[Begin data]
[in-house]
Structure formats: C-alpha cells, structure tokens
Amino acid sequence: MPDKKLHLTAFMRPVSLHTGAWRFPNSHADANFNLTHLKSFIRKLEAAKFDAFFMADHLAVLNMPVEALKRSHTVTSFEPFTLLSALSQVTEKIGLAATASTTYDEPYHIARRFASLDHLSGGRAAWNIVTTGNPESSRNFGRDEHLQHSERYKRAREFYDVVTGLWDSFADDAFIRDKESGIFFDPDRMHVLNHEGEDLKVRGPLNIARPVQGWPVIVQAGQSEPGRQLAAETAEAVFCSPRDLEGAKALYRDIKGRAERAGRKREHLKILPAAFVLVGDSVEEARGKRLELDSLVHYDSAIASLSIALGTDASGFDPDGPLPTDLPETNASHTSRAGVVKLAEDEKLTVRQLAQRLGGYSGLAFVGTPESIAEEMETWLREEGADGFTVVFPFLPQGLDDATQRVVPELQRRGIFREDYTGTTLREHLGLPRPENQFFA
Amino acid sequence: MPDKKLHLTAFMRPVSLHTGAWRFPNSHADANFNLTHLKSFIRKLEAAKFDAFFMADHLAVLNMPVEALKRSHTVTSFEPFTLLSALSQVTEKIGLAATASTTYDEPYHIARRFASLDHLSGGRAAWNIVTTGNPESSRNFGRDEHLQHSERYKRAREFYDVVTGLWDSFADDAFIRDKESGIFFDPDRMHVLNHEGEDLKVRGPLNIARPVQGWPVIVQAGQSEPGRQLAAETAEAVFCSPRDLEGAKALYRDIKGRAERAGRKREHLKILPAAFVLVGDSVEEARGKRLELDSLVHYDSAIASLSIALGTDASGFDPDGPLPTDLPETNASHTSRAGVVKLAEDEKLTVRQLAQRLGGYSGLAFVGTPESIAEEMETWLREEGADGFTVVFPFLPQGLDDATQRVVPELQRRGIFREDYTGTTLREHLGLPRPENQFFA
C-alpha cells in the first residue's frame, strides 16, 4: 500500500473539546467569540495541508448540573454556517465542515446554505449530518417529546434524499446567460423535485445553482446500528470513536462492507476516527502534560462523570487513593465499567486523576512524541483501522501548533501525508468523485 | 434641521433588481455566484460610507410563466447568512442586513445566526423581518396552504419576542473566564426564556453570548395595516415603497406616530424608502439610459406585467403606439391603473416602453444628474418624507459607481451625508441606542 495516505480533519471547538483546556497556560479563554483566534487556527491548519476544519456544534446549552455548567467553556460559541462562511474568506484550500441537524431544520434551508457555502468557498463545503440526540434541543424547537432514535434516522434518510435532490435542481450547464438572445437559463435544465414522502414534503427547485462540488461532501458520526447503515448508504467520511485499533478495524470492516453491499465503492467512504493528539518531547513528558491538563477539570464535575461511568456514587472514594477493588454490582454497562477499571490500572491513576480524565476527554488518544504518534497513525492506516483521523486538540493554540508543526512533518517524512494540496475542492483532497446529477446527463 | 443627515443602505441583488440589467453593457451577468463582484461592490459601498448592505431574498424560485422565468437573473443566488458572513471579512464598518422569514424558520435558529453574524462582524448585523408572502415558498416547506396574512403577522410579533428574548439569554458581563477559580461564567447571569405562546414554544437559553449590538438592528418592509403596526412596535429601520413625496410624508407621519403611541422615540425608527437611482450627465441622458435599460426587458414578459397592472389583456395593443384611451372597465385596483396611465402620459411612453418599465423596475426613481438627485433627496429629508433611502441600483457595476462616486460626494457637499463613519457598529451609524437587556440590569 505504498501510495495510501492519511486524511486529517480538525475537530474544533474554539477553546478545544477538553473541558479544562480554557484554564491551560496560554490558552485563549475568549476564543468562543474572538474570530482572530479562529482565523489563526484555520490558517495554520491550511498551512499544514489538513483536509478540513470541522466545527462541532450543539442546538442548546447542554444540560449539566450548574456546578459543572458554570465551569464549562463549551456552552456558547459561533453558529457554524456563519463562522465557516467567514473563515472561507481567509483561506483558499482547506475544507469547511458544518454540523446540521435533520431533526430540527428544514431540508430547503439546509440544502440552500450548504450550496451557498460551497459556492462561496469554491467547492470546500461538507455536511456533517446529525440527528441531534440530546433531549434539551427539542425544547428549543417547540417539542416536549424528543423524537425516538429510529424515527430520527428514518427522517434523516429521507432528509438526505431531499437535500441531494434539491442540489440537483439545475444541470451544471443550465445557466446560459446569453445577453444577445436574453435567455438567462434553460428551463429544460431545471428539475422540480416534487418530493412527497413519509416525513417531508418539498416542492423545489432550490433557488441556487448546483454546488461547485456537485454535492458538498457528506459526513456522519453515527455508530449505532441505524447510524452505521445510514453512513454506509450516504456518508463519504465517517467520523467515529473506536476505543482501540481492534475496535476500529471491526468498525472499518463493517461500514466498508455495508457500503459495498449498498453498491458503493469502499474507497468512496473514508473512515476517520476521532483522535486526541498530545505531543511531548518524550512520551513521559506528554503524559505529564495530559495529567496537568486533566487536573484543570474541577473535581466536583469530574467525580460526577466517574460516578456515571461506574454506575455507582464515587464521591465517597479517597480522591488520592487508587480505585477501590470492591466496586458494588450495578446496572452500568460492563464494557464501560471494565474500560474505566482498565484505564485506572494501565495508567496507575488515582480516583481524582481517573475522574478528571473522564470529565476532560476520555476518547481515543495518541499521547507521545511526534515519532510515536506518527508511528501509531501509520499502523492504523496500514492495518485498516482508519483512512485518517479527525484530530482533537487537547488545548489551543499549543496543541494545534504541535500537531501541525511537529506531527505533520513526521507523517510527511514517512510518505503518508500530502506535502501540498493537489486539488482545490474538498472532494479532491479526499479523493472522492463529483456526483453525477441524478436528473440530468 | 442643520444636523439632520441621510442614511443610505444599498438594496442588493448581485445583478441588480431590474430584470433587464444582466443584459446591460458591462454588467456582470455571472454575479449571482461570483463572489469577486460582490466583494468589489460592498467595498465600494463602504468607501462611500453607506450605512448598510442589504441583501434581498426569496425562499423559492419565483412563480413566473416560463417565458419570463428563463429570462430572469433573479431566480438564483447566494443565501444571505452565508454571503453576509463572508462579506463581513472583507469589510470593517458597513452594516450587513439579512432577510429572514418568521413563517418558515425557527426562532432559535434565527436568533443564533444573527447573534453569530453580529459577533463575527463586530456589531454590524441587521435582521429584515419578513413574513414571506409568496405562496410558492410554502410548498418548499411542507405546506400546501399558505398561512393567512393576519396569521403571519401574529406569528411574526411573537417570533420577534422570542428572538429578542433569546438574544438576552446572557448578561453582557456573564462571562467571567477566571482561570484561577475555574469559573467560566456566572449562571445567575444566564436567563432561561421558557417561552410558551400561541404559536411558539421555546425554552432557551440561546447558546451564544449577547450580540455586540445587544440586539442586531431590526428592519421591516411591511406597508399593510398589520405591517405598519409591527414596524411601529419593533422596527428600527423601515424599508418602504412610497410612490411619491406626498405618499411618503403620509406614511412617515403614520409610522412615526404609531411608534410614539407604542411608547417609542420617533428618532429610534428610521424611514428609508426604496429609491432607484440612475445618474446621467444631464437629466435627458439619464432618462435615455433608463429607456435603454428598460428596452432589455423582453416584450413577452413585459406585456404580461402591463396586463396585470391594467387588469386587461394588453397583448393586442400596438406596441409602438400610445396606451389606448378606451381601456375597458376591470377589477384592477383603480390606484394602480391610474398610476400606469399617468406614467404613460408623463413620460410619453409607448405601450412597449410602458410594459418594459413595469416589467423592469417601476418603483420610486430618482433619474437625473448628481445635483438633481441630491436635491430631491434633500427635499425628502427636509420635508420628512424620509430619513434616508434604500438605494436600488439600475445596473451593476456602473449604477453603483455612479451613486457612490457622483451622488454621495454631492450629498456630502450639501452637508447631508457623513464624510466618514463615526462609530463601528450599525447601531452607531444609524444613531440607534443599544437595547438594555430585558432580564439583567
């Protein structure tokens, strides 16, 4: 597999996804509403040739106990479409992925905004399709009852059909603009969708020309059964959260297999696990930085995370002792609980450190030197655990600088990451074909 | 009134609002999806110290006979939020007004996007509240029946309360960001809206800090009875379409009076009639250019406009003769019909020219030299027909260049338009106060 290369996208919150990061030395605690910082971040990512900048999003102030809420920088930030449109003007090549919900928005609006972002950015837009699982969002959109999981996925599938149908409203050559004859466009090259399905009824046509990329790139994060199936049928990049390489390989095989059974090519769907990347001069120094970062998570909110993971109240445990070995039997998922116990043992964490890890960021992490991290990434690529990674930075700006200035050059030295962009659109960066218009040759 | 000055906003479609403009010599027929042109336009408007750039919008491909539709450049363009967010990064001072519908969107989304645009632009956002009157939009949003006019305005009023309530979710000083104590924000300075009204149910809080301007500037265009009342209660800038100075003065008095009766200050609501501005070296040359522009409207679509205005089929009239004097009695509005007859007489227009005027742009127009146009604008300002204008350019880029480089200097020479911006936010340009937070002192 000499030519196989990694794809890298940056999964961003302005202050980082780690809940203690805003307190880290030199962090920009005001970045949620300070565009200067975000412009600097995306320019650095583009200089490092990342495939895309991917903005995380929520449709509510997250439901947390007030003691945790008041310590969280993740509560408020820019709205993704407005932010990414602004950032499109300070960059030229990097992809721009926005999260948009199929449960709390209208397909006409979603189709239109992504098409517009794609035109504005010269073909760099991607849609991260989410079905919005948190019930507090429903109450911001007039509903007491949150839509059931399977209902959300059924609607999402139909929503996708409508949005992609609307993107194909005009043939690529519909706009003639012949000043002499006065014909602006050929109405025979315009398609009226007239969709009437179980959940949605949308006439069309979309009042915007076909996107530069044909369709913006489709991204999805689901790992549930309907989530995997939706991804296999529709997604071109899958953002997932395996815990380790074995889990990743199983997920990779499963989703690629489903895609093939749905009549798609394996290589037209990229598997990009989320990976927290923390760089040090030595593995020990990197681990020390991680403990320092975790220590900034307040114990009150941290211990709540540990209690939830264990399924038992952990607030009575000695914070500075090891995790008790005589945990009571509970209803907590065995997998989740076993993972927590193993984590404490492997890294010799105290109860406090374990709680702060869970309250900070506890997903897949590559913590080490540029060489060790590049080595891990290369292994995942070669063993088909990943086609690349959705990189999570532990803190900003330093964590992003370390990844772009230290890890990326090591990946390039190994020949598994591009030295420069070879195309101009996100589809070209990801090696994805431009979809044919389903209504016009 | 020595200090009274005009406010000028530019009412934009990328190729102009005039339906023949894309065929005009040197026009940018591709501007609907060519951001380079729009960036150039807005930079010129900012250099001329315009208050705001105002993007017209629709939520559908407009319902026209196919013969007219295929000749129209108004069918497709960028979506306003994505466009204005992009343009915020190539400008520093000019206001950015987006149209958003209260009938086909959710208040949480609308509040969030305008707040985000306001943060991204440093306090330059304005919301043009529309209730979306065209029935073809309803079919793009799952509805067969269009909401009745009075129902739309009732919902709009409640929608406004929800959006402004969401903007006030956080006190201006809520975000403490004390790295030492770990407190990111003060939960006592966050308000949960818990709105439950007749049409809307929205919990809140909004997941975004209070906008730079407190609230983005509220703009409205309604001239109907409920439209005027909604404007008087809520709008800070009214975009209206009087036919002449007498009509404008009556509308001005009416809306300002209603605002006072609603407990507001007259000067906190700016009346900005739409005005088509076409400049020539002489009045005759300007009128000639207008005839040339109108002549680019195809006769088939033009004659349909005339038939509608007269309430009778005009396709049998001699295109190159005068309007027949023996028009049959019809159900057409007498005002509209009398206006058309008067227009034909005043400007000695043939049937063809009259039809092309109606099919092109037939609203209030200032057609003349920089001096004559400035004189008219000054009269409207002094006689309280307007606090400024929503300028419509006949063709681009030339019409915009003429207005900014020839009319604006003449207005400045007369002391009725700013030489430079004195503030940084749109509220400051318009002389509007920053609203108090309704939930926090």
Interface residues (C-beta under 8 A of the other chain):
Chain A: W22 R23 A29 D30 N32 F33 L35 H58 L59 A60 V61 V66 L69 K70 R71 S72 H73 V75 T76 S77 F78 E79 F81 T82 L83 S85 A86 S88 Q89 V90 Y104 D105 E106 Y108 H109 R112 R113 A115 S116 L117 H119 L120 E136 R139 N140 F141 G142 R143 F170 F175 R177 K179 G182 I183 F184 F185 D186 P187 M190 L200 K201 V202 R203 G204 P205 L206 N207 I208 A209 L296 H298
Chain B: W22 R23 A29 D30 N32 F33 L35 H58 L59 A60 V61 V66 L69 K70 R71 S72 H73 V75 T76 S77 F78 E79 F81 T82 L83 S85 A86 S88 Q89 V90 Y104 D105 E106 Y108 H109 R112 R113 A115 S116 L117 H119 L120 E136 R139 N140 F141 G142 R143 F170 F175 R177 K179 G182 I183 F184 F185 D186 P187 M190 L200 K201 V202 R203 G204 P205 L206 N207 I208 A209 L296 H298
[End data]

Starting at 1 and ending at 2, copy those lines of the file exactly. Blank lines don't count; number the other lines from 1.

[in-house]
Structure formats: C-alpha cells, structure tokens